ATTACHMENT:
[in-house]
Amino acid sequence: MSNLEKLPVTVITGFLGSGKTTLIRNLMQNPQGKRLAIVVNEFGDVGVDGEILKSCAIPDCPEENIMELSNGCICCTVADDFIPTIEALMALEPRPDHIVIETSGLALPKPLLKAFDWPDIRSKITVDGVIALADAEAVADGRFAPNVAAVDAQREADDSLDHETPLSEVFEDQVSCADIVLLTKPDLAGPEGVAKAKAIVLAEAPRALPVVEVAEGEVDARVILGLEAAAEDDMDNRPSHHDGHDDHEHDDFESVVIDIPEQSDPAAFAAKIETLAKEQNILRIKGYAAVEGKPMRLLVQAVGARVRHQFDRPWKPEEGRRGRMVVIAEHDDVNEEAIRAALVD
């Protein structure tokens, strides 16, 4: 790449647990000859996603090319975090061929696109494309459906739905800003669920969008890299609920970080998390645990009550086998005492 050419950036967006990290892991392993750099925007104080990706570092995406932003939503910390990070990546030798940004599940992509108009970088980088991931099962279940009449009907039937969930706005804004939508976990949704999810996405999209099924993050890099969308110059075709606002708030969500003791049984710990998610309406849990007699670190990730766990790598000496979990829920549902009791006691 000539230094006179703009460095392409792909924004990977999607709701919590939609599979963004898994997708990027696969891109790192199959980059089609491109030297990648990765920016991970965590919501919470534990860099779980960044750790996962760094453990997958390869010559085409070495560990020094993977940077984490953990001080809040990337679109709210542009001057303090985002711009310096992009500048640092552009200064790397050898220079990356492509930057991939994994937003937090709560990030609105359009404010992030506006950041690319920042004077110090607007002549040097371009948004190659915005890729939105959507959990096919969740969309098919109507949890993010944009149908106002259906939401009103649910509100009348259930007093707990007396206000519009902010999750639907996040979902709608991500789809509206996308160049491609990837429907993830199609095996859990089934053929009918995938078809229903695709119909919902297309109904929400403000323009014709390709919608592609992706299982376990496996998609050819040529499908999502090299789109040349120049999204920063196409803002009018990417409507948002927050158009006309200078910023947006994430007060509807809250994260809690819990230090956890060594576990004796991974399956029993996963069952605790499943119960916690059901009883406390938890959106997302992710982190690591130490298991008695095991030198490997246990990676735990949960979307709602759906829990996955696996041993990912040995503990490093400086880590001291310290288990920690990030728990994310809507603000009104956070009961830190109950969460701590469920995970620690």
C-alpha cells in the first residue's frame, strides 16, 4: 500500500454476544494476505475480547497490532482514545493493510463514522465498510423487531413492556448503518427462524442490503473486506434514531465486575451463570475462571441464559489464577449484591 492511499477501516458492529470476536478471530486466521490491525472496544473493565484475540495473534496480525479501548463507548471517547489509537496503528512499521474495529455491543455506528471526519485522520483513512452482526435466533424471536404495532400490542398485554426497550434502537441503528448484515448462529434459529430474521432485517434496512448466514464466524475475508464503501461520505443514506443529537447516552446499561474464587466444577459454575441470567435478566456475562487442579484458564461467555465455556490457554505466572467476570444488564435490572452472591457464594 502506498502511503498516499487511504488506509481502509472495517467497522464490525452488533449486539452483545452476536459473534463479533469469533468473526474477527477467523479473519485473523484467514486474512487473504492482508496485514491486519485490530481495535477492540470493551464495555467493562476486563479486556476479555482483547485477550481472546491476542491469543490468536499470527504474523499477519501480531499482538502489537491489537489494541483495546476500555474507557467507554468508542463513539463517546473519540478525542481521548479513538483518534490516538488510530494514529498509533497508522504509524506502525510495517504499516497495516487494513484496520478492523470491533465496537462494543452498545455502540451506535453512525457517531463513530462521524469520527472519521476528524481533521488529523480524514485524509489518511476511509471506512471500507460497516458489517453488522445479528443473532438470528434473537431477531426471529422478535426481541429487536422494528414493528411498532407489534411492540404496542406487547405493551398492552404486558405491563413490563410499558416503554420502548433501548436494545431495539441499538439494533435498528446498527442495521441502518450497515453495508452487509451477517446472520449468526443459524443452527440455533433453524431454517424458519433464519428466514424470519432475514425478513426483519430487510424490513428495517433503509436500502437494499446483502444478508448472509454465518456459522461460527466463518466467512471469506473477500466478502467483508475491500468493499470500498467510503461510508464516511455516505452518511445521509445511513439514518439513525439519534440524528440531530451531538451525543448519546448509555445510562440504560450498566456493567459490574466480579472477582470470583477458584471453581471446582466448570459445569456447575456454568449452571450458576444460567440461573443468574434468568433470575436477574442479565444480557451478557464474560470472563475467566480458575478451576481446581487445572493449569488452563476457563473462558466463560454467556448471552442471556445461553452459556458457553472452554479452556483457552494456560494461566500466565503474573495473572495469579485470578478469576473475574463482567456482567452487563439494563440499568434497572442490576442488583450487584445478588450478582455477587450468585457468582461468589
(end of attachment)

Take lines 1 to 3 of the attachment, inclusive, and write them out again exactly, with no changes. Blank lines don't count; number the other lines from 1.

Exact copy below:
[in-house]
Amino acid sequence: MSNLEKLPVTVITGFLGSGKTTLIRNLMQNPQGKRLAIVVNEFGDVGVDGEILKSCAIPDCPEENIMELSNGCICCTVADDFIPTIEALMALEPRPDHIVIETSGLALPKPLLKAFDWPDIRSKITVDGVIALADAEAVADGRFAPNVAAVDAQREADDSLDHETPLSEVFEDQVSCADIVLLTKPDLAGPEGVAKAKAIVLAEAPRALPVVEVAEGEVDARVILGLEAAAEDDMDNRPSHHDGHDDHEHDDFESVVIDIPEQSDPAAFAAKIETLAKEQNILRIKGYAAVEGKPMRLLVQAVGARVRHQFDRPWKPEEGRRGRMVVIAEHDDVNEEAIRAALVD
């Protein structure tokens, strides 16, 4: 790449647990000859996603090319975090061929696109494309459906739905800003669920969008890299609920970080998390645990009550086998005492 050419950036967006990290892991392993750099925007104080990706570092995406932003939503910390990070990546030798940004599940992509108009970088980088991931099962279940009449009907039937969930706005804004939508976990949704999810996405999209099924993050890099969308110059075709606002708030969500003791049984710990998610309406849990007699670190990730766990790598000496979990829920549902009791006691 000539230094006179703009460095392409792909924004990977999607709701919590939609599979963004898994997708990027696969891109790192199959980059089609491109030297990648990765920016991970965590919501919470534990860099779980960044750790996962760094453990997958390869010559085409070495560990020094993977940077984490953990001080809040990337679109709210542009001057303090985002711009310096992009500048640092552009200064790397050898220079990356492509930057991939994994937003937090709560990030609105359009404010992030506006950041690319920042004077110090607007002549040097371009948004190659915005890729939105959507959990096919969740969309098919109507949890993010944009149908106002259906939401009103649910509100009348259930007093707990007396206000519009902010999750639907996040979902709608991500789809509206996308160049491609990837429907993830199609095996859990089934053929009918995938078809229903695709119909919902297309109904929400403000323009014709390709919608592609992706299982376990496996998609050819040529499908999502090299789109040349120049999204920063196409803002009018990417409507948002927050158009006309200078910023947006994430007060509807809250994260809690819990230090956890060594576990004796991974399956029993996963069952605790499943119960916690059901009883406390938890959106997302992710982190690591130490298991008695095991030198490997246990990676735990949960979307709602759906829990996955696996041993990912040995503990490093400086880590001291310290288990920690990030728990994310809507603000009104956070009961830190109950969460701590469920995970620690």